… back to Linux … it was released in 1991 and was created by Linus Tovalds.


Ok, that is not a great picture of him (2012), but it is an iconic image as it kinda represents a bit about his personality … he may not have been this way when he was younger.

Linux became a big hit with all the nerdy computer geeks of the time … cause it was free to use.


He was also the one who thought the official mascot would be Tux the Penguin. … back to the story … I have been thinking about dual booting my laptop with Windows and Linux for while. I finally upgraded the SSD to a larger size, so now I can fit both OS’s. Now this ain’t the first time I’ve had multiple OS’s … I once triple booted OS-X, Windows, and Linux, so it should be easy this time.

Linux has always attracted me, probably because I starting computing with the green/amber screen terminal on a PET … umm, just recall The Matrix green text … so working with a console is kinda consoling (hey, I made a pun).

425px-Larry-the-cow-full.svgI previously been working with Gentoo (it is a Linux distribution and also a species of Penguin … though their mascot is Larry the Cow), but I thought this time I would go easy on myself and work with Arch. Like Gentoo, it is a minimalist style … but not so far as compiling everything from source.

Now Linux has come a long way in terms of compatibility with hardware, so it is so much easier to get a working Linux system … but there are still somethings that don’t work right out of the box … so here are my tips.

My installation is on a Dell XPS 13 9343 with a QHD+ high res touchscreen … which is an awesome laptop … that is currently running Microsoft Windows 10.

I suggest getting another SSD drive, with a USB enclosure and clone your existing Windows installation … just in case you really @$&% up and wanna go back to an easier life … and later on you can use it as a very portable backup drive.

240px-Archlinux-icon-crystal-64.svgPrep … look over the Arch Linux Wiki docs about installaton and also the detailed page for this model of laptop (though a lot of that could be tweaked after the install).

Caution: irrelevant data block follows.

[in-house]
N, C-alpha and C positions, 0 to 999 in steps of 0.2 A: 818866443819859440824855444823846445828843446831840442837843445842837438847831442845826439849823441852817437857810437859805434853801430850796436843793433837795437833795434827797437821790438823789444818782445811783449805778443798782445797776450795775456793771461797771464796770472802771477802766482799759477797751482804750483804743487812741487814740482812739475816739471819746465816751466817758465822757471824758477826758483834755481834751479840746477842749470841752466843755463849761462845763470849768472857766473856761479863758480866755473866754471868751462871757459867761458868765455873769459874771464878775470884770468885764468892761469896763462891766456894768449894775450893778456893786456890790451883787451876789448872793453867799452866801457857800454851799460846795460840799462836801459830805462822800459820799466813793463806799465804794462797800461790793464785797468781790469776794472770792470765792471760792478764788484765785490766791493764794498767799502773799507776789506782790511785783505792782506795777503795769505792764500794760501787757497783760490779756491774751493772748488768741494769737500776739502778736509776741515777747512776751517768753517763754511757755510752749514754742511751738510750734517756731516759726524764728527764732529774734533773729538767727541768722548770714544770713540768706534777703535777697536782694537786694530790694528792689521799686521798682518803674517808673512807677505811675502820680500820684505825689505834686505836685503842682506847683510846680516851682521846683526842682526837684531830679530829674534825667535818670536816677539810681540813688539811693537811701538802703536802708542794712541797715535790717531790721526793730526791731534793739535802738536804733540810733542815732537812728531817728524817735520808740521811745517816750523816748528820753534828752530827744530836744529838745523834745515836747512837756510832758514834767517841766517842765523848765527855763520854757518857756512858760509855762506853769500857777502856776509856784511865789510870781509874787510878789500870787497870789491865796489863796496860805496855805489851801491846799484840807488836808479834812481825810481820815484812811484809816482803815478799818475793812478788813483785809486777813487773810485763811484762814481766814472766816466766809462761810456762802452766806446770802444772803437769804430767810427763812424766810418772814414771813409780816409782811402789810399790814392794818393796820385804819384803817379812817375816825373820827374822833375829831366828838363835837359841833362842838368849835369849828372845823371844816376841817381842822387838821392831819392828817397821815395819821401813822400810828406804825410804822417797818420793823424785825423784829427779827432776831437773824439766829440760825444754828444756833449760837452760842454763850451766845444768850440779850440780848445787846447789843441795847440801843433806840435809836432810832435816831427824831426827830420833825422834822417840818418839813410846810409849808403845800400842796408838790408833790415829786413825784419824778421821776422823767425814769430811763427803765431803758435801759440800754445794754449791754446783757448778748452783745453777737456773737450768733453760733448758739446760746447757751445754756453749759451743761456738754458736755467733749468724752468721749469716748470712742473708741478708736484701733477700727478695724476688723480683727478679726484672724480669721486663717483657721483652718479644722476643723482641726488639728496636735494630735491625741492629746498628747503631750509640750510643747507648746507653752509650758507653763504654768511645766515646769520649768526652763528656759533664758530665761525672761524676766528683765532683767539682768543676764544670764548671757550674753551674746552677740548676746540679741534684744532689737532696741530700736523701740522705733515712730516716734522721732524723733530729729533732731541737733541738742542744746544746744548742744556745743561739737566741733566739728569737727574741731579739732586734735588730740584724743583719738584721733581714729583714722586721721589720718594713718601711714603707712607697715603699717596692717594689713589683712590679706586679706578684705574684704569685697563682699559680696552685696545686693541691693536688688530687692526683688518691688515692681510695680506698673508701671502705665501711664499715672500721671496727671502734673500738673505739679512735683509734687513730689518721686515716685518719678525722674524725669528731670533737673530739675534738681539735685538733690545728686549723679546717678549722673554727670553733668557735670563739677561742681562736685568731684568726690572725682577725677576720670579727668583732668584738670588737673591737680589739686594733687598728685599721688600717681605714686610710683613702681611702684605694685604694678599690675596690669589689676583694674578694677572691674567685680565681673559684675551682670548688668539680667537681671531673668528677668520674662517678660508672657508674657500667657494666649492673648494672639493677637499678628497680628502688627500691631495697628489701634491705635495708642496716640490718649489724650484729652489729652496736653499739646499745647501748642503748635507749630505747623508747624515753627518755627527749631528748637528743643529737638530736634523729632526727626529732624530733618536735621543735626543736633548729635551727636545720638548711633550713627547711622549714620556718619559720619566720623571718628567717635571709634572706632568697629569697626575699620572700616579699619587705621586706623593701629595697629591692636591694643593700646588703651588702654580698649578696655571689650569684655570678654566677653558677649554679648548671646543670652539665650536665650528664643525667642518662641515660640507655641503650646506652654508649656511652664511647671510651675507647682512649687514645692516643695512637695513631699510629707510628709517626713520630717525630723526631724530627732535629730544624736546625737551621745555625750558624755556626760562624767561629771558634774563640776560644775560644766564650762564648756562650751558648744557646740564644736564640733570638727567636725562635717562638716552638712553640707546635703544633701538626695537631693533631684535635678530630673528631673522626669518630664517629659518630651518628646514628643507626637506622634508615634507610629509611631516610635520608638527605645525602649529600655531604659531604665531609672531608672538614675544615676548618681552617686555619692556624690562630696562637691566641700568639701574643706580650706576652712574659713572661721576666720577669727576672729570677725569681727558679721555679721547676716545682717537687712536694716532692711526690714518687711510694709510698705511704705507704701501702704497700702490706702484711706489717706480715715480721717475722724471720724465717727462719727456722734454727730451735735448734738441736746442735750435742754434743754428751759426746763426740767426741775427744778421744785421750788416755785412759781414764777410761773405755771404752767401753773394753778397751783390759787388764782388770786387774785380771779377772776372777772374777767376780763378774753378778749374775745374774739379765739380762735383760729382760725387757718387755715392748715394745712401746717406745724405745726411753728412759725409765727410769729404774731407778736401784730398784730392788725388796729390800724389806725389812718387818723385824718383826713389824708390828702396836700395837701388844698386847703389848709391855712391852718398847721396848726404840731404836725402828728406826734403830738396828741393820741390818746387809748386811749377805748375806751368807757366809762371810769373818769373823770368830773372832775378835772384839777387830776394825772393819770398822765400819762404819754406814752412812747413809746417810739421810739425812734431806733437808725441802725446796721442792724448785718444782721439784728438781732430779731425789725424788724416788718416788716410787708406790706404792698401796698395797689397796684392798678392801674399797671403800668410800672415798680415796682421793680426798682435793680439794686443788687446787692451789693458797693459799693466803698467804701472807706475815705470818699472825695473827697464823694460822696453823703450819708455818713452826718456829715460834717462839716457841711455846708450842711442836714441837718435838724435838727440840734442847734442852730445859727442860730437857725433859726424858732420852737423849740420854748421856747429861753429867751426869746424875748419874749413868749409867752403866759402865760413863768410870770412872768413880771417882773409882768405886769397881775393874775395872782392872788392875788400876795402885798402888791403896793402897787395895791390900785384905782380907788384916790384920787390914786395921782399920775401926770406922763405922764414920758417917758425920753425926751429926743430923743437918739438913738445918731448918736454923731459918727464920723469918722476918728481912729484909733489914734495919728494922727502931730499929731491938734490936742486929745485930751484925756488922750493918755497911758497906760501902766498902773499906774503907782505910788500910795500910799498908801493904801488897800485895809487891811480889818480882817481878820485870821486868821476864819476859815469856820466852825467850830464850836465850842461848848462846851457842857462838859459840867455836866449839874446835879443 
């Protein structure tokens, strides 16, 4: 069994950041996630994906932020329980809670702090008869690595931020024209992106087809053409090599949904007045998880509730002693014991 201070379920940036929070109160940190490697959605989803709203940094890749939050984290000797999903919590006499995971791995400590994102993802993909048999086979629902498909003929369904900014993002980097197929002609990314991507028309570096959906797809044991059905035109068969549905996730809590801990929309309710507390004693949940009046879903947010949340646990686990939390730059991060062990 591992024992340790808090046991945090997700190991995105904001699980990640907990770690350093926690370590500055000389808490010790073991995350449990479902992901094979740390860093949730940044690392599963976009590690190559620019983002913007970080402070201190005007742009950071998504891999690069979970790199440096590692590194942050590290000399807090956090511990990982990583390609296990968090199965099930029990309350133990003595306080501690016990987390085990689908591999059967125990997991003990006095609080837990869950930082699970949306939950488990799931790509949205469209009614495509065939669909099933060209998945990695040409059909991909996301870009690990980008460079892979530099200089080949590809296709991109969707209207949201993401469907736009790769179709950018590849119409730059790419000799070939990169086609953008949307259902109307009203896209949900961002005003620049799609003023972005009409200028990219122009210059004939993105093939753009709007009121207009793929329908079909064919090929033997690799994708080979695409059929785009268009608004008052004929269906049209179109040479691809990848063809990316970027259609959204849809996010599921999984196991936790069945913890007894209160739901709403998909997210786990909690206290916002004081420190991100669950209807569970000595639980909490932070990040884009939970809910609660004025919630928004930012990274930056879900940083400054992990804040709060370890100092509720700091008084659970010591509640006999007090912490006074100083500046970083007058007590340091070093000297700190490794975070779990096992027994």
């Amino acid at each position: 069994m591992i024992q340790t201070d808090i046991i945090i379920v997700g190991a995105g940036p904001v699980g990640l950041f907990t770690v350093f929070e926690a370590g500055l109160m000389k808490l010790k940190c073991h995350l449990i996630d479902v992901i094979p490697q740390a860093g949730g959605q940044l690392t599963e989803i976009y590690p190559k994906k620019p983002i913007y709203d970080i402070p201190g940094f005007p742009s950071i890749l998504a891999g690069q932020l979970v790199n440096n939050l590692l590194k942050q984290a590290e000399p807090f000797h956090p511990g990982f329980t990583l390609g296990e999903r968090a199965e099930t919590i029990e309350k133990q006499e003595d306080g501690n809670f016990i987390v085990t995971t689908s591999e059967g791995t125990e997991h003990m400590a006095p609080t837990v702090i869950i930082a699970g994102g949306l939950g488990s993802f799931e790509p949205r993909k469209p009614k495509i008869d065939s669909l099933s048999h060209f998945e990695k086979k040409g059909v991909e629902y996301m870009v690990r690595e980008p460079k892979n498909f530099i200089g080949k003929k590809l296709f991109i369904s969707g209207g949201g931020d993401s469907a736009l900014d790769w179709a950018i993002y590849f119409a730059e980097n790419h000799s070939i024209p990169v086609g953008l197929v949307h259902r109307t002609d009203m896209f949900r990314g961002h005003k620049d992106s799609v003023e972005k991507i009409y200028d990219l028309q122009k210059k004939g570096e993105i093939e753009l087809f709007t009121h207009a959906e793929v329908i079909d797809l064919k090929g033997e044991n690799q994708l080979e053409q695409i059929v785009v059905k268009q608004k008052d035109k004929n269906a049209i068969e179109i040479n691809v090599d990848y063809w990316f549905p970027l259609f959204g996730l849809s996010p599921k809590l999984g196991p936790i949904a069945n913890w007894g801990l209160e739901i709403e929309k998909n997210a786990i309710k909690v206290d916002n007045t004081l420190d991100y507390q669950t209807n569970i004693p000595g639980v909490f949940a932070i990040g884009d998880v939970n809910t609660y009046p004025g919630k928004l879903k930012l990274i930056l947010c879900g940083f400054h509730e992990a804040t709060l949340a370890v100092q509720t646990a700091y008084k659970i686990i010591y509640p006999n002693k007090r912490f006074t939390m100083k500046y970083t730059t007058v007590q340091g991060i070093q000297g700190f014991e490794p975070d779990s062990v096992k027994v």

Step 1.

Get a USB to RJ45 ethernet adapter, cause the Broadcom wifi adapter will cause you issues (no network connection) … they aren’t expensive … and it is handy to have for other future purposes. Another suggestion is to buy an Intel AC-7260 wifi card and replace the crappy Broadcom … it is much more better in reception, and natively supported by Linux.

Step 2.

Free some space. The Windows disk management utility should be able to resize your partition. I just left about 100GB for my Linux install, even though I would not be using that much I though I may in the future install much more stuff if I liked it.

Step 3.

Install Rufus to create a bootable USB stick, and then download the Arch ISO file.

I had to set Rufus to use an MBR partition scheme in order to get my laptop to boot from it.

Step 4.

Boot the USB drive with the help of the F12 key at boot.

When you get the Linux bootloader screen you will really want to edit the Grub bootloader kernel entry and add the parameter: video=1280×1024 … otherwise you will get text soooooo small you will need to get out a magnifying glass.

Step 5.

On another computer or tablet, get to the Arch Linux installation documentation, and really follow it.

Modifications I made after finishing the install but before the final reboot …

Time Zone

Windows does not play nice with UTC, so I forced Arch to follow the Windows way … otherwise every time you reboot into Windows the time will be wrong.

  • # timedatectl set-local-rtc 1

Boot Loader

As I noted about the screen resolution, I edited the /etc/default/grub and edited it.

  • GRUB_CMDLINE_LINUX_DEFAULT … I added video=1600×90
  • GRUB_GFXMODE=1280×1024

So you should be pretty safe after rebooting.

Have fun.

Windows update note.

If you happen to have deleted the little OEM Partion that sits behind the Windows C: partition (like I did) then be ready to rescue Grub with tiny text. When a major Windows update installs (like the October one) it will recreate that partion, and the next time you reboot you wil get a Grub rescue prompt. You will have to reconfigure the bootloader to use the new partitions.

This page has instructions to recover: Grub Rescue after Windows Update

One note was I searched for / instead of /grub2 to find the partion that my /boot/grub directory resided in (I did not create a separate boot partition).